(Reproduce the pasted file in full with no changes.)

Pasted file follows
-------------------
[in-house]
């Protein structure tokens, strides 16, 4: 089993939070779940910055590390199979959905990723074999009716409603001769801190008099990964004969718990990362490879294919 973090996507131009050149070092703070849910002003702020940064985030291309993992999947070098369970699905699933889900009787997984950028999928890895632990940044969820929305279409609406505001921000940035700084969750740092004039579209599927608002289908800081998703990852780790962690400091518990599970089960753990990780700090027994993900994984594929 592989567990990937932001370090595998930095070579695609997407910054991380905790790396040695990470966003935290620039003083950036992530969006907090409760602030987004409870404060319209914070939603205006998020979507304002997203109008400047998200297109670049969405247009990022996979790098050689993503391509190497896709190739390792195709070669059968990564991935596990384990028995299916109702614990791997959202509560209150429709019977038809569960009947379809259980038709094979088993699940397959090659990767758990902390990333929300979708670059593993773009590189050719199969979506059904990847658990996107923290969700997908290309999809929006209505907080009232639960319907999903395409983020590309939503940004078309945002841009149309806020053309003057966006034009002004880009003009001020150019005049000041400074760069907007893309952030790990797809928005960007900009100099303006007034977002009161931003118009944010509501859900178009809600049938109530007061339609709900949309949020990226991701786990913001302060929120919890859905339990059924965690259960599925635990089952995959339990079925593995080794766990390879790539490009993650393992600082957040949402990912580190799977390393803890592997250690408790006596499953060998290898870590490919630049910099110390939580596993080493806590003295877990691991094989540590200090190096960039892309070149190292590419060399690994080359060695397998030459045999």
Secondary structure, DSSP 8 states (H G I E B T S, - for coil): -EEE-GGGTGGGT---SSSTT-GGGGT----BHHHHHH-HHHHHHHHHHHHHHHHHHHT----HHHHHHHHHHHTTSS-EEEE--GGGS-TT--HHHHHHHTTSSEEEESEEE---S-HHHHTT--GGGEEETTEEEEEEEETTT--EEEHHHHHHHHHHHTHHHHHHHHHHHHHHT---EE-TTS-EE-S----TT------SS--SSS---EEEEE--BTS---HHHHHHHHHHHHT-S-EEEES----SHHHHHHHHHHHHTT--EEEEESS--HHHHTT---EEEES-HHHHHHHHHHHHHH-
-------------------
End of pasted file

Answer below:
[in-house]
């Protein structure tokens, strides 16, 4: 089993939070779940910055590390199979959905990723074999009716409603001769801190008099990964004969718990990362490879294919 973090996507131009050149070092703070849910002003702020940064985030291309993992999947070098369970699905699933889900009787997984950028999928890895632990940044969820929305279409609406505001921000940035700084969750740092004039579209599927608002289908800081998703990852780790962690400091518990599970089960753990990780700090027994993900994984594929 592989567990990937932001370090595998930095070579695609997407910054991380905790790396040695990470966003935290620039003083950036992530969006907090409760602030987004409870404060319209914070939603205006998020979507304002997203109008400047998200297109670049969405247009990022996979790098050689993503391509190497896709190739390792195709070669059968990564991935596990384990028995299916109702614990791997959202509560209150429709019977038809569960009947379809259980038709094979088993699940397959090659990767758990902390990333929300979708670059593993773009590189050719199969979506059904990847658990996107923290969700997908290309999809929006209505907080009232639960319907999903395409983020590309939503940004078309945002841009149309806020053309003057966006034009002004880009003009001020150019005049000041400074760069907007893309952030790990797809928005960007900009100099303006007034977002009161931003118009944010509501859900178009809600049938109530007061339609709900949309949020990226991701786990913001302060929120919890859905339990059924965690259960599925635990089952995959339990079925593995080794766990390879790539490009993650393992600082957040949402990912580190799977390393803890592997250690408790006596499953060998290898870590490919630049910099110390939580596993080493806590003295877990691991094989540590200090190096960039892309070149190292590419060399690994080359060695397998030459045999």
Secondary structure, DSSP 8 states (H G I E B T S, - for coil): -EEE-GGGTGGGT---SSSTT-GGGGT----BHHHHHH-HHHHHHHHHHHHHHHHHHHT----HHHHHHHHHHHTTSS-EEEE--GGGS-TT--HHHHHHHTTSSEEEESEEE---S-HHHHTT--GGGEEETTEEEEEEEETTT--EEEHHHHHHHHHHHTHHHHHHHHHHHHHHT---EE-TTS-EE-S----TT------SS--SSS---EEEEE--BTS---HHHHHHHHHHHHT-S-EEEES----SHHHHHHHHHHHHTT--EEEEESS--HHHHTT---EEEES-HHHHHHHHHHHHHH-